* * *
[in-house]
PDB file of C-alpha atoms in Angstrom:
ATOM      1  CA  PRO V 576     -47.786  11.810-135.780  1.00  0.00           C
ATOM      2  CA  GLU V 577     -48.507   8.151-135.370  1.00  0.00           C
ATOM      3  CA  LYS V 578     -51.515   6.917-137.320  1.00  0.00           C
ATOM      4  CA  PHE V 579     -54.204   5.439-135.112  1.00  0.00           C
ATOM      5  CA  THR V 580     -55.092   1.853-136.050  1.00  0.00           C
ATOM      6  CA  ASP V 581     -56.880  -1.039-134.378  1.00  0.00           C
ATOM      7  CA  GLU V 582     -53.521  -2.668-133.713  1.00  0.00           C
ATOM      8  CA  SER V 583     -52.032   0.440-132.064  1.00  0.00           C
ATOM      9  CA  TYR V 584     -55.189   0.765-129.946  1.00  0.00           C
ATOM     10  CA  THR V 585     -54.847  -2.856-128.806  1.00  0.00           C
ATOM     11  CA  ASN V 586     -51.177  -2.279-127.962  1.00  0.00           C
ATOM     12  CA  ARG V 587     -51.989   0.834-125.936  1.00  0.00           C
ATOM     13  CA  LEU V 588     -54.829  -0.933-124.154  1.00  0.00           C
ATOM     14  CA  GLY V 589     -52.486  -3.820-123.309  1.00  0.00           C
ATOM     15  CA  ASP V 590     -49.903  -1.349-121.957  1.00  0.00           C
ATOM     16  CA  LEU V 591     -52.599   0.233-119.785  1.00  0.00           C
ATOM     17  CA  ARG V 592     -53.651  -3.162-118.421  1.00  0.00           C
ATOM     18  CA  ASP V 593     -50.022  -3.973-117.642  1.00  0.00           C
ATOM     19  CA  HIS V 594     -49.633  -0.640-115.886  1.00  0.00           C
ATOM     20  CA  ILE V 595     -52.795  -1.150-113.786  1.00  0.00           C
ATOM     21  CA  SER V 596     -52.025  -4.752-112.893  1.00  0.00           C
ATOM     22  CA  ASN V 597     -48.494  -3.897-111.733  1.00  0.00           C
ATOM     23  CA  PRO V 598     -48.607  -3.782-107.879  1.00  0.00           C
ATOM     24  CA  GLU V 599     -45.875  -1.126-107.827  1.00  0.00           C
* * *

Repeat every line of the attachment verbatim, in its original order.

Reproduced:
[in-house]
PDB file of C-alpha atoms in Angstrom:
ATOM      1  CA  PRO V 576     -47.786  11.810-135.780  1.00  0.00           C
ATOM      2  CA  GLU V 577     -48.507   8.151-135.370  1.00  0.00           C
ATOM      3  CA  LYS V 578     -51.515   6.917-137.320  1.00  0.00           C
ATOM      4  CA  PHE V 579     -54.204   5.439-135.112  1.00  0.00           C
ATOM      5  CA  THR V 580     -55.092   1.853-136.050  1.00  0.00           C
ATOM      6  CA  ASP V 581     -56.880  -1.039-134.378  1.00  0.00           C
ATOM      7  CA  GLU V 582     -53.521  -2.668-133.713  1.00  0.00           C
ATOM      8  CA  SER V 583     -52.032   0.440-132.064  1.00  0.00           C
ATOM      9  CA  TYR V 584     -55.189   0.765-129.946  1.00  0.00           C
ATOM     10  CA  THR V 585     -54.847  -2.856-128.806  1.00  0.00           C
ATOM     11  CA  ASN V 586     -51.177  -2.279-127.962  1.00  0.00           C
ATOM     12  CA  ARG V 587     -51.989   0.834-125.936  1.00  0.00           C
ATOM     13  CA  LEU V 588     -54.829  -0.933-124.154  1.00  0.00           C
ATOM     14  CA  GLY V 589     -52.486  -3.820-123.309  1.00  0.00           C
ATOM     15  CA  ASP V 590     -49.903  -1.349-121.957  1.00  0.00           C
ATOM     16  CA  LEU V 591     -52.599   0.233-119.785  1.00  0.00           C
ATOM     17  CA  ARG V 592     -53.651  -3.162-118.421  1.00  0.00           C
ATOM     18  CA  ASP V 593     -50.022  -3.973-117.642  1.00  0.00           C
ATOM     19  CA  HIS V 594     -49.633  -0.640-115.886  1.00  0.00           C
ATOM     20  CA  ILE V 595     -52.795  -1.150-113.786  1.00  0.00           C
ATOM     21  CA  SER V 596     -52.025  -4.752-112.893  1.00  0.00           C
ATOM     22  CA  ASN V 597     -48.494  -3.897-111.733  1.00  0.00           C
ATOM     23  CA  PRO V 598     -48.607  -3.782-107.879  1.00  0.00           C
ATOM     24  CA  GLU V 599     -45.875  -1.126-107.827  1.00  0.00           C